Not everyone will agree, of course, but for me, the first round of the NHL playoffs is the best hockey we see every year.
It’s sixteen teams who have endured the grueling 82-game schedule—and survived. They have worked through injuries, roster upheaval and all the ups and downs associated with a long and taxing regular season. They all deserve to be part of the spring tournament. And every team knows they have a shot, as upsets are far from uncommon once the playoffs begin—especially in the first round.
I guess it’s my favourite time of the hockey year because, as a young fan back in the late ‘50s and early ‘60s, there was always something special about the playoffs. Of course, it helped that from the time I really became a Leaf fan, the blue and white were in the playoffs every season between 1958-’59 and 1966-’67.
The regular season 'stats' were always in your mind but no longer necessarily relevant. Every goal and every game seemed to matter so much. If you had a favourite player it was a particular thrill if they scored a goal in a playoff game. Those are wonderful memories and I’m sure many of you feel the same when you sit back and think about NHL playoff hockey when you were a young fan.
Nowadays, even with a 30-team NHL, I still love the first round more than the later rounds. Maybe it's because by the time teams get to the finals they are exhausted, battered and bruised. In truth, I don’t find those games as captivating as the first round. Don’t get me wrong; I realize that the two finalists are playing for the most difficult trophy in the world to win in professional sports. It takes winning four grueling playoff rounds in a physically demanding sport to capture a championship. When you win the Stanley Cup, you’ve earned it.
That said, the first round is where teams are as healthy as they are likely ever going to be in the playoffs. Every guy seems to give maximum effort compared to the regular season. Rather than fighting, there is more hitting and shot blocking. There are constant battles for pucks and lots of traffic around both nets. The momentum shifts back and forth. And most importantly from a fan perspective, you can feel that every team believes it has a chance to do something special, and so it gives everything they have.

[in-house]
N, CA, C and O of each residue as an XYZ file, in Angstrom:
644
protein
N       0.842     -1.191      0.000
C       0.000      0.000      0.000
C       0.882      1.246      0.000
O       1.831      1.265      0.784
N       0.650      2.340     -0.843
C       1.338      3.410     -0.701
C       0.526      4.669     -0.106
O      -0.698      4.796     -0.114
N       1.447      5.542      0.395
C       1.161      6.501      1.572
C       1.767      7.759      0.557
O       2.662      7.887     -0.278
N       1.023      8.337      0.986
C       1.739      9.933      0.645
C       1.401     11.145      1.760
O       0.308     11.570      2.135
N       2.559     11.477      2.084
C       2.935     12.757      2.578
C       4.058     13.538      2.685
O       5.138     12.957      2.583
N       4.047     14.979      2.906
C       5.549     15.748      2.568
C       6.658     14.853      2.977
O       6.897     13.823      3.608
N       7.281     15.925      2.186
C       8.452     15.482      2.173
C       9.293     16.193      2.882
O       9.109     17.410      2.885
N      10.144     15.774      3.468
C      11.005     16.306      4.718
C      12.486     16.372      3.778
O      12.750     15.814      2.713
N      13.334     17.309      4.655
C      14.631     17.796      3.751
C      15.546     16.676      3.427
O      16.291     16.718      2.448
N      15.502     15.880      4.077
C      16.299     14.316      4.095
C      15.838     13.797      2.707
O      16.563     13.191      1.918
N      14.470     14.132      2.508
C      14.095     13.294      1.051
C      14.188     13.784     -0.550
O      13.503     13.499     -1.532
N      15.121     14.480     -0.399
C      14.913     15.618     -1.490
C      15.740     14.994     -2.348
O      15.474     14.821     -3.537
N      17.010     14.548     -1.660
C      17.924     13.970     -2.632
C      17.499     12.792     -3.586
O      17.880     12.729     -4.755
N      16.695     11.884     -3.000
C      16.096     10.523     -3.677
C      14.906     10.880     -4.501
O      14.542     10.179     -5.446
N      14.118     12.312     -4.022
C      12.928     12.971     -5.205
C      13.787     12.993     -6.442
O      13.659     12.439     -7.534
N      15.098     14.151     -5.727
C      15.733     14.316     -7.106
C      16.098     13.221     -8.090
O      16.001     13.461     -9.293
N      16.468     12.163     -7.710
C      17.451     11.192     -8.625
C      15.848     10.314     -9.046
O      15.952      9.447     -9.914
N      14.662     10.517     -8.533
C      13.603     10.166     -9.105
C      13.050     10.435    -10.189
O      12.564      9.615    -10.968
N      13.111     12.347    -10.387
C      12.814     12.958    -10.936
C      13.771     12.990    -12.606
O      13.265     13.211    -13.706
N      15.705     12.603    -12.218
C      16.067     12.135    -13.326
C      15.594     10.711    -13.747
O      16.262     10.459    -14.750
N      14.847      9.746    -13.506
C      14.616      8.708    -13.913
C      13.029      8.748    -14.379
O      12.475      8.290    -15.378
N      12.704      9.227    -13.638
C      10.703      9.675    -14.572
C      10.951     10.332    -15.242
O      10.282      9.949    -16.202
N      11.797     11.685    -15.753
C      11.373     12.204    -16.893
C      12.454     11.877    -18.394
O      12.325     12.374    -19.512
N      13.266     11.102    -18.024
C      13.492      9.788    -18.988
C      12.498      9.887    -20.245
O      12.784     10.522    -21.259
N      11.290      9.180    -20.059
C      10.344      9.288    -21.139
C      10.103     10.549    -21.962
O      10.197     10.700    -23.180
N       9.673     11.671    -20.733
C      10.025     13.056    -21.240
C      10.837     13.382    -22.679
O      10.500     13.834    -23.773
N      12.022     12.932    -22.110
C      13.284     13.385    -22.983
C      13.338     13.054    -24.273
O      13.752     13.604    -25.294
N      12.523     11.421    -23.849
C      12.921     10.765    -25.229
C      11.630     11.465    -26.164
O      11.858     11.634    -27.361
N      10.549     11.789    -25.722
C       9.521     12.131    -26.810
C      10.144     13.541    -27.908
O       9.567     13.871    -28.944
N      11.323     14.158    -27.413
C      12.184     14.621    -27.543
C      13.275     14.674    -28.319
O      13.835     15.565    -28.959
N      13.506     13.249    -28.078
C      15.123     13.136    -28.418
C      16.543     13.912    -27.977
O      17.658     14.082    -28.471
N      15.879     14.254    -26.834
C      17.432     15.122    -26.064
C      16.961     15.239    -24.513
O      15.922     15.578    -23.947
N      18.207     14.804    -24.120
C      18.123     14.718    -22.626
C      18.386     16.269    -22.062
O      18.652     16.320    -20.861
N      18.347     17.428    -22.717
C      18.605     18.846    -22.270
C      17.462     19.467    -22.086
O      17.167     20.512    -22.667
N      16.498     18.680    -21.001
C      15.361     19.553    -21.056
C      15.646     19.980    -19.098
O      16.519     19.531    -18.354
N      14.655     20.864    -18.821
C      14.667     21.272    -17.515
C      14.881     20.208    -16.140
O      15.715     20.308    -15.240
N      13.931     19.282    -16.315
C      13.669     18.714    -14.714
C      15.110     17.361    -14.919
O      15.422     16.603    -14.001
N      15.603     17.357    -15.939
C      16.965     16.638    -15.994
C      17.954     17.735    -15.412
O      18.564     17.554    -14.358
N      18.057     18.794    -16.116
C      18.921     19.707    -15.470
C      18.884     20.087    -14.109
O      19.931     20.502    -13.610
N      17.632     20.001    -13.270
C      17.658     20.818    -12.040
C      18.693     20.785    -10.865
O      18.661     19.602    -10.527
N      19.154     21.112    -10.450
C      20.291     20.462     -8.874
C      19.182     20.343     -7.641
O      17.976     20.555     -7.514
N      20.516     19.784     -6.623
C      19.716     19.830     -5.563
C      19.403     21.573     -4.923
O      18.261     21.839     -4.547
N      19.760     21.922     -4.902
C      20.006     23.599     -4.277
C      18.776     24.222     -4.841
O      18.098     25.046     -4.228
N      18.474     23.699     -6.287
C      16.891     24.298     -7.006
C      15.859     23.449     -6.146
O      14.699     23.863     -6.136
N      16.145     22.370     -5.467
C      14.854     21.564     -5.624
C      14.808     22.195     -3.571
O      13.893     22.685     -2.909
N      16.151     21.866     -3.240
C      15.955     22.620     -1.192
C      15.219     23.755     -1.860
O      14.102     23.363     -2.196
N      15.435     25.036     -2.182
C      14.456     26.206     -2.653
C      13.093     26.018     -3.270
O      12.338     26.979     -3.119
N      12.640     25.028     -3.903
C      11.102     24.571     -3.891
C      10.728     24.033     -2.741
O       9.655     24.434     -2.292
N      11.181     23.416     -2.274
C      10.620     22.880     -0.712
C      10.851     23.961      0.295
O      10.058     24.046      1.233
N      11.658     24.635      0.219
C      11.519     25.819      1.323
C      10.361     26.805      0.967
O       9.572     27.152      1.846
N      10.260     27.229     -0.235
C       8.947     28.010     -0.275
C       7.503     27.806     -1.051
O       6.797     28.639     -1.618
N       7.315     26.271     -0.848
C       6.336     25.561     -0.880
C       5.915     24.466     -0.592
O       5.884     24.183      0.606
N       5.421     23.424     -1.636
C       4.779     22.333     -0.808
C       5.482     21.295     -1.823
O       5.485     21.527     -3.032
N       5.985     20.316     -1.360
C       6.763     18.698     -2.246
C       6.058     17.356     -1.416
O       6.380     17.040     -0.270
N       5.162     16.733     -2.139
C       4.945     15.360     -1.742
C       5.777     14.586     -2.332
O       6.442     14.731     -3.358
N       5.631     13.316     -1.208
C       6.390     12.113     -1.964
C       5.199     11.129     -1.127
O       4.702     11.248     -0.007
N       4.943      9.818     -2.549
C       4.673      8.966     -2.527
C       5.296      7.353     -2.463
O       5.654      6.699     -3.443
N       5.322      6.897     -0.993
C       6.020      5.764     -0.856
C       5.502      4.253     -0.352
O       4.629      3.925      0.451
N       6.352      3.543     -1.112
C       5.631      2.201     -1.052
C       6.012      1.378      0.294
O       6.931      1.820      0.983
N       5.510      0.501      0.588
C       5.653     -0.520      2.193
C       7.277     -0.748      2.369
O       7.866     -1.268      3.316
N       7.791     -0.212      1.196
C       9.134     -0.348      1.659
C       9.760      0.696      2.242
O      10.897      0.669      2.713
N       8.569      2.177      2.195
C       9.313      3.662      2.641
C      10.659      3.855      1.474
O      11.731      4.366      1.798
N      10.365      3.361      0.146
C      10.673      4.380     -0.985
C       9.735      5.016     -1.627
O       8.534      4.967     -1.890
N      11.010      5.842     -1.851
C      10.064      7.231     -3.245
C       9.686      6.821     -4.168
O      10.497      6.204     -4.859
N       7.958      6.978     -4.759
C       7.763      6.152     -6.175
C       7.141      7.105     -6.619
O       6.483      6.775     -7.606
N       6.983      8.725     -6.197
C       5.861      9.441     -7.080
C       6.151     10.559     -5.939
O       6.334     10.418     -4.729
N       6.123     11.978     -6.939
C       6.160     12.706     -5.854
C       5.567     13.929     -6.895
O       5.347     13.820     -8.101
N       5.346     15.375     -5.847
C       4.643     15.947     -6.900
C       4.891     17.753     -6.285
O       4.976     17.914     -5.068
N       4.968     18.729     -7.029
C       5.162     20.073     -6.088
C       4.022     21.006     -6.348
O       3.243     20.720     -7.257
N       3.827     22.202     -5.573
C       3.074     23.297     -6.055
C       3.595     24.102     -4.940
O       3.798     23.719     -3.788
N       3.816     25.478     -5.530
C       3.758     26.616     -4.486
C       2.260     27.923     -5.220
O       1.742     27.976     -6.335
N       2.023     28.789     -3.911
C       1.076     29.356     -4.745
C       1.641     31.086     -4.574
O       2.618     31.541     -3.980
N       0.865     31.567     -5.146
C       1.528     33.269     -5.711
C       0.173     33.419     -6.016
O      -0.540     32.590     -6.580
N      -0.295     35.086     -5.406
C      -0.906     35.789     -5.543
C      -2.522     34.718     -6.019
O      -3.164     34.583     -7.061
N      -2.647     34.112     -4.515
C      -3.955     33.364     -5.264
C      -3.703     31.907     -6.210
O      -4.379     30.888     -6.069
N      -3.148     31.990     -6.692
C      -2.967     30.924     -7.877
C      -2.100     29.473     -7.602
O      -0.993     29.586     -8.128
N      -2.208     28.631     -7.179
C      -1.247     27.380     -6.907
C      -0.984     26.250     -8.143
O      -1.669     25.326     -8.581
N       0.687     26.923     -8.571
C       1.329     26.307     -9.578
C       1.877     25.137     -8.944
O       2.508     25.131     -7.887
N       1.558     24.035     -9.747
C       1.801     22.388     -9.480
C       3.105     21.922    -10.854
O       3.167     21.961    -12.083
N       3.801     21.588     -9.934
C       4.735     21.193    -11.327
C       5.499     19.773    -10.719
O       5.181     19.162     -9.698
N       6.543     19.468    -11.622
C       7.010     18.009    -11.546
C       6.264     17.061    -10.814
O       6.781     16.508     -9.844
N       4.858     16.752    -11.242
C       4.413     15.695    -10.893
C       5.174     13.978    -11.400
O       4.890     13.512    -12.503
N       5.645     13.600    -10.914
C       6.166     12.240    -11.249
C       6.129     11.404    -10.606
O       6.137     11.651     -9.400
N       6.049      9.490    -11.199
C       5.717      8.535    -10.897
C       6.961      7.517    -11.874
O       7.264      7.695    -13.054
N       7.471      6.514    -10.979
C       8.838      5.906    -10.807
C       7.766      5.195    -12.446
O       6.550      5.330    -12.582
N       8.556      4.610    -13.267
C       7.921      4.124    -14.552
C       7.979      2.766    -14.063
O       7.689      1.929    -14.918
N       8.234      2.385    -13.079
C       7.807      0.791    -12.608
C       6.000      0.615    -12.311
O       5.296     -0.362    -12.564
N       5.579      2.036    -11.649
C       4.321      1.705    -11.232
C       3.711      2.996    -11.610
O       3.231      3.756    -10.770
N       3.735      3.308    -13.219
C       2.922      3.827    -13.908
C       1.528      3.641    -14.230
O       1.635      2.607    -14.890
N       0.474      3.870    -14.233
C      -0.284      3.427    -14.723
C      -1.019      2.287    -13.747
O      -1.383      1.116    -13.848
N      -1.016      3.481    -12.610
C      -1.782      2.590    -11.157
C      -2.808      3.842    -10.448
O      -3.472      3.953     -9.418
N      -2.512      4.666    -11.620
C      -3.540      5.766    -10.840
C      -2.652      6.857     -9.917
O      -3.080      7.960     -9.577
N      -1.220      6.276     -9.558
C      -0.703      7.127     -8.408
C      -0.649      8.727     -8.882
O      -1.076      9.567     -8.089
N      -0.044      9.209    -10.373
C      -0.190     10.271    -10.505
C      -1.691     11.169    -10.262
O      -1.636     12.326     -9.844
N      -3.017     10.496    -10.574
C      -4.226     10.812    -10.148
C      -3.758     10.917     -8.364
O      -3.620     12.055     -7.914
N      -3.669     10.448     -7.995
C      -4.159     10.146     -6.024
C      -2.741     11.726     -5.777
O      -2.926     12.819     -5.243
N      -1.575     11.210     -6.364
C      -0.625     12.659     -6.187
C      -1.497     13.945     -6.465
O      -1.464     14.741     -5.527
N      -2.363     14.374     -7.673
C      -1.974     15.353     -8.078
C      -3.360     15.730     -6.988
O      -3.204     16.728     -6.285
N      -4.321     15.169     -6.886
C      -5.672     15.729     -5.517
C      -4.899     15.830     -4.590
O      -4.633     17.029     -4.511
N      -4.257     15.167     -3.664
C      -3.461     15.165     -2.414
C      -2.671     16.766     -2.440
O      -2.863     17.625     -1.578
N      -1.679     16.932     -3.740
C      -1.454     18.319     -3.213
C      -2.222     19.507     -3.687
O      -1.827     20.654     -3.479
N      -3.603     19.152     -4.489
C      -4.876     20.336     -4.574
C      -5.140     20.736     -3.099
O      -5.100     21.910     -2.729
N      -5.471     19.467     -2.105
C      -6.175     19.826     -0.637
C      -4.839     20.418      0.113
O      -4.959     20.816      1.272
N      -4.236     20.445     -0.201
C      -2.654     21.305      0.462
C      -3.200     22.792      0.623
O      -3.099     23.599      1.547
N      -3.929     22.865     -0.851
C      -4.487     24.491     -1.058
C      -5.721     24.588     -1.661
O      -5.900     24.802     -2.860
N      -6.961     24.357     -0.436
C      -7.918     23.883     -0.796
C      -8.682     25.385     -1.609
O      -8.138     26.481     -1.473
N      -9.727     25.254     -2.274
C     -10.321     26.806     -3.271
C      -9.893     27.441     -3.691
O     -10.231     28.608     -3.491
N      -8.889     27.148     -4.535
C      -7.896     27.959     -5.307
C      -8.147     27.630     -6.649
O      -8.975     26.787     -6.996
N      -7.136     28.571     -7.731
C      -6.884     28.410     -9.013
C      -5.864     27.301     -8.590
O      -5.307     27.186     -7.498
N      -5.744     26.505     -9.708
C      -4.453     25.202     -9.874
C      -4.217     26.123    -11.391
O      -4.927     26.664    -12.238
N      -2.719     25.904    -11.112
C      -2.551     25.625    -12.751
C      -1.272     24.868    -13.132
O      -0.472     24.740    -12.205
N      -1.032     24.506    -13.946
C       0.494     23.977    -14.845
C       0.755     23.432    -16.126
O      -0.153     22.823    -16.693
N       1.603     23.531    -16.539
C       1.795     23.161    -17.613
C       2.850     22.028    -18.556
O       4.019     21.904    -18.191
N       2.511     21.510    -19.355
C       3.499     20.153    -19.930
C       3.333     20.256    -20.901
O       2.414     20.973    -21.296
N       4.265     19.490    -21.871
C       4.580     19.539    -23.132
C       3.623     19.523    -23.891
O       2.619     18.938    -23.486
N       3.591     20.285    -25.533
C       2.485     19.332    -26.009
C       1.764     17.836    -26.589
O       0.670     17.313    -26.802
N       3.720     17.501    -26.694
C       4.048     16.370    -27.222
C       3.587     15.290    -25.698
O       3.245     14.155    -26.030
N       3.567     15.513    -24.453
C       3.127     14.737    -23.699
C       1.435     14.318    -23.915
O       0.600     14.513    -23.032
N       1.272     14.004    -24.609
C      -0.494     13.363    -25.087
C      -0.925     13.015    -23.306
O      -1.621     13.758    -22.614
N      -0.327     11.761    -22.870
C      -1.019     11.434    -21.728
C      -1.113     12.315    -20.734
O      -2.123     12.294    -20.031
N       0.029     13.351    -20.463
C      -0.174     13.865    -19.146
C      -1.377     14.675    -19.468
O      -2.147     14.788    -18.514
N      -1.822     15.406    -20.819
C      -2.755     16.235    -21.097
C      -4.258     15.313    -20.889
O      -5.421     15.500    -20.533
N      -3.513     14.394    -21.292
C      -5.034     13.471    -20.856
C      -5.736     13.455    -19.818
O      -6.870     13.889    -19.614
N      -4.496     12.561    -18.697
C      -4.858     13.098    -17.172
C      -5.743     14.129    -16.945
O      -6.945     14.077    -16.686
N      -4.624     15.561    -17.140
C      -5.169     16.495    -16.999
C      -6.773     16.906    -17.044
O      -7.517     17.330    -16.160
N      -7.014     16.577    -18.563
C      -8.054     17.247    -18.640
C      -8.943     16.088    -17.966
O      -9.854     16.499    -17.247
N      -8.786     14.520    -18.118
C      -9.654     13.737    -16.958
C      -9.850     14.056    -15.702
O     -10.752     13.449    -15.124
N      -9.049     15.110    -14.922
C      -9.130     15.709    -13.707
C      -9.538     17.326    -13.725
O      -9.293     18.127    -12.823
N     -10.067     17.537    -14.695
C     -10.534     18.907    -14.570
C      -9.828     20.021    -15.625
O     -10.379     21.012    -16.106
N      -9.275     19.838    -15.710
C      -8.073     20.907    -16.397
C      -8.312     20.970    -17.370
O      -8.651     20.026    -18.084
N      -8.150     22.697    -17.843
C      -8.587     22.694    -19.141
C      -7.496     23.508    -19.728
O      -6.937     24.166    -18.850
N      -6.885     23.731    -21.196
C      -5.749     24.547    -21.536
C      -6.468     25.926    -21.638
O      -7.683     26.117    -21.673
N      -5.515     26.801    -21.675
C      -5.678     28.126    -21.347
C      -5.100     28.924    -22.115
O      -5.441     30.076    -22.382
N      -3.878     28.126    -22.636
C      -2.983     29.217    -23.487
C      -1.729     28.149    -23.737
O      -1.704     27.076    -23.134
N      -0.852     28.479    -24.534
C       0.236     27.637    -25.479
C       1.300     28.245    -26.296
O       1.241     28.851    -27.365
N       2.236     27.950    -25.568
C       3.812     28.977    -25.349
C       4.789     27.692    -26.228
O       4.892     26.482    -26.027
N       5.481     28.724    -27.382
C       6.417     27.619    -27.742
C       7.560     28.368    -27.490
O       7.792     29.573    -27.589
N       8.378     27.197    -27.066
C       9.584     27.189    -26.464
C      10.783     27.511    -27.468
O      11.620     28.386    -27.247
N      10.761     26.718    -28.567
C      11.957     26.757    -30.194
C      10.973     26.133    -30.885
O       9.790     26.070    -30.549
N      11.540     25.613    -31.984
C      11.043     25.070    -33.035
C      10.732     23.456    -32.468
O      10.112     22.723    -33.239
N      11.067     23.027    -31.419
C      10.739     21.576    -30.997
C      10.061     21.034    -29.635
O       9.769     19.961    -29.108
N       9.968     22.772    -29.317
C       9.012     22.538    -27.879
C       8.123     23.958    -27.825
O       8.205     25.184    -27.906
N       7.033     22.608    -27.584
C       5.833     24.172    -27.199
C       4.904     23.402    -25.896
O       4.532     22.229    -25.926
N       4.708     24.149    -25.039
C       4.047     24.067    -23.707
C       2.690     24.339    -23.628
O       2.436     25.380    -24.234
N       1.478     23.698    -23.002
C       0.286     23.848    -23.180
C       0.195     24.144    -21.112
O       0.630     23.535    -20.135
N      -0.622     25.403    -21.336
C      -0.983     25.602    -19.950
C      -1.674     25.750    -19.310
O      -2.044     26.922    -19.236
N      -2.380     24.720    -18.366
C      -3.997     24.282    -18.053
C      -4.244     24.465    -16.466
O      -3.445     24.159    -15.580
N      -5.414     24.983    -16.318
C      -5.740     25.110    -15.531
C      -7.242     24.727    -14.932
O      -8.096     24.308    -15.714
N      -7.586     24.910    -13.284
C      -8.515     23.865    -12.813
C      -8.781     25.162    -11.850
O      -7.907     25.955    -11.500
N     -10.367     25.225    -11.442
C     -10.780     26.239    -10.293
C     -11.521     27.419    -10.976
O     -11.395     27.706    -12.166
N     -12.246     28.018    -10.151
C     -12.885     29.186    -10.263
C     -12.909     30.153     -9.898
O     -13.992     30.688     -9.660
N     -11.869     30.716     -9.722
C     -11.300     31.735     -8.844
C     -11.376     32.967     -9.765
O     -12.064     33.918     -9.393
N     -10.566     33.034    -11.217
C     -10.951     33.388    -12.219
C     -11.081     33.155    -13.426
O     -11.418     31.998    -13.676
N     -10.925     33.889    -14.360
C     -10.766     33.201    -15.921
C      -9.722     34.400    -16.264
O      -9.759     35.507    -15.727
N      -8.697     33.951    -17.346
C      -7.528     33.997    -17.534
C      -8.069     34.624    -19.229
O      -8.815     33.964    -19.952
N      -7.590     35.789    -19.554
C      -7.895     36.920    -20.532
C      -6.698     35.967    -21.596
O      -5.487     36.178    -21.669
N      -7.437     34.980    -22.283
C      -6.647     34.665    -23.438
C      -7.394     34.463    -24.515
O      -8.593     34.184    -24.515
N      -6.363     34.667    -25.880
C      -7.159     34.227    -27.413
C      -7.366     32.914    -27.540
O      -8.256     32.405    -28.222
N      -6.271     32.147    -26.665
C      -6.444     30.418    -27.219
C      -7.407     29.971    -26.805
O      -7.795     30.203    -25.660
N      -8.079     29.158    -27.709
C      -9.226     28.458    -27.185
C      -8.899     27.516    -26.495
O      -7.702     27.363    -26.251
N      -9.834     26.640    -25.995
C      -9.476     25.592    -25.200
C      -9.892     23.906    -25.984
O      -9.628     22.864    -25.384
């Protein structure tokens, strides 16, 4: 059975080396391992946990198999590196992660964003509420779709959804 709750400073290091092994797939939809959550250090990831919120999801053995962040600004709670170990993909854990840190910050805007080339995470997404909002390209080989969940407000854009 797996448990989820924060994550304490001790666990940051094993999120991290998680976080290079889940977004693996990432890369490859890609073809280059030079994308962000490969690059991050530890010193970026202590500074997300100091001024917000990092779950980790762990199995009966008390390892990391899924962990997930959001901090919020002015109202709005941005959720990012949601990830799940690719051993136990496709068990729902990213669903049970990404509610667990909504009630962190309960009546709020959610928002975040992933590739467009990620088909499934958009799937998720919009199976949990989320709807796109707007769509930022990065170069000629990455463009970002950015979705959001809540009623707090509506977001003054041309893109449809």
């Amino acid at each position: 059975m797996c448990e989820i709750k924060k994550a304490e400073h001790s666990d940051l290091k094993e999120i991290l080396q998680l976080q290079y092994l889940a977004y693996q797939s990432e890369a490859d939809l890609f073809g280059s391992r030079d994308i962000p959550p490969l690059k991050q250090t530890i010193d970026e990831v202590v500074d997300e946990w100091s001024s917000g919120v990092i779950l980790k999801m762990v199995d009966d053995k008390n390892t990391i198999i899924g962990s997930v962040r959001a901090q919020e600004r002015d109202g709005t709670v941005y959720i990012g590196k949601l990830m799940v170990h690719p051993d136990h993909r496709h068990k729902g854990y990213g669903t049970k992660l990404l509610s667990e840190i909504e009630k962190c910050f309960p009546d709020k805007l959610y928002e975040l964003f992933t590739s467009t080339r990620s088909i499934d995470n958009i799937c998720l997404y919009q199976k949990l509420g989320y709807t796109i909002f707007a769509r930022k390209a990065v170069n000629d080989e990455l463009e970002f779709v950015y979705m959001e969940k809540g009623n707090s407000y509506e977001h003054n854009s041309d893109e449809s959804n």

I know that for many hockey fans the Olympics are the hockey they enjoy the most. I get that. But I’m not a big fan of the larger ice surfaces. I like the North American rinks I was raised with. There is still room for skill players and creativity, but there is also a premium on physical play. "Will" makes a difference at playoff time.
One thing I add: I don’t know if I can say I’ve “learned” this over the years, but I’m of the view that the first game of a series doesn’t necessarily mean a whole lot. Of course it can, I realize. But by and large, especially if the home team wins, I don’t believe it’s necessarily an indicator or a tell tale sign of what’s to come.
I feel Game 2 is important in most series, as is Game 4. I tend to think those can be momentum changers, though we all know momentum shifts a lot during the playoffs anyway, including within games.
But when it comes to the first game, hey, if the visiting team wins, that can be significant, of course. But I remember back in 1967…the Leafs were absolutely hammered by the heavily favoured Chicago Blackhawks in Game 1 of the semi-finals. Terry Sawchuk was in goal and we lost by something like 6-2 or 6-1. Nonetheless, we went on to win the series in 6 games.
My point? I’m sure every living, breathing hockey writer of the time ‘wrote off’ the Leafs after the first game of both series that spring. They were that bad—and that outclassed. But in the end, Game 1 meant nothing. The Leafs made amends in Game 2 in both series, and went on to win a championship.
We’ve all seen many similar examples in more recent times—series that looked as though they were over, based on the home team winning the first game or two, sometimes by a lopsided margin. Heck, the Leafs experienced that in the spring of ’93, when the Pat Burns-led squad was crushed by the Red Wings in the first two games in Detroit.
In between Games 2 and 3, there was all kinds of criticism of the Leafs, and especially of Wendel Clark. But Clark rebounded strongly in Games 3 and 4 in Toronto. And that was also the beginning of the Doug Gilmour breakthrough performance, as he willed the Leafs to a tremendous playoff run that finally ended against Wayne Gretzky and the LA Kings in Game 7 of the semi-finals.
Memories. Great memories. And it all starts with the first round of the playoffs.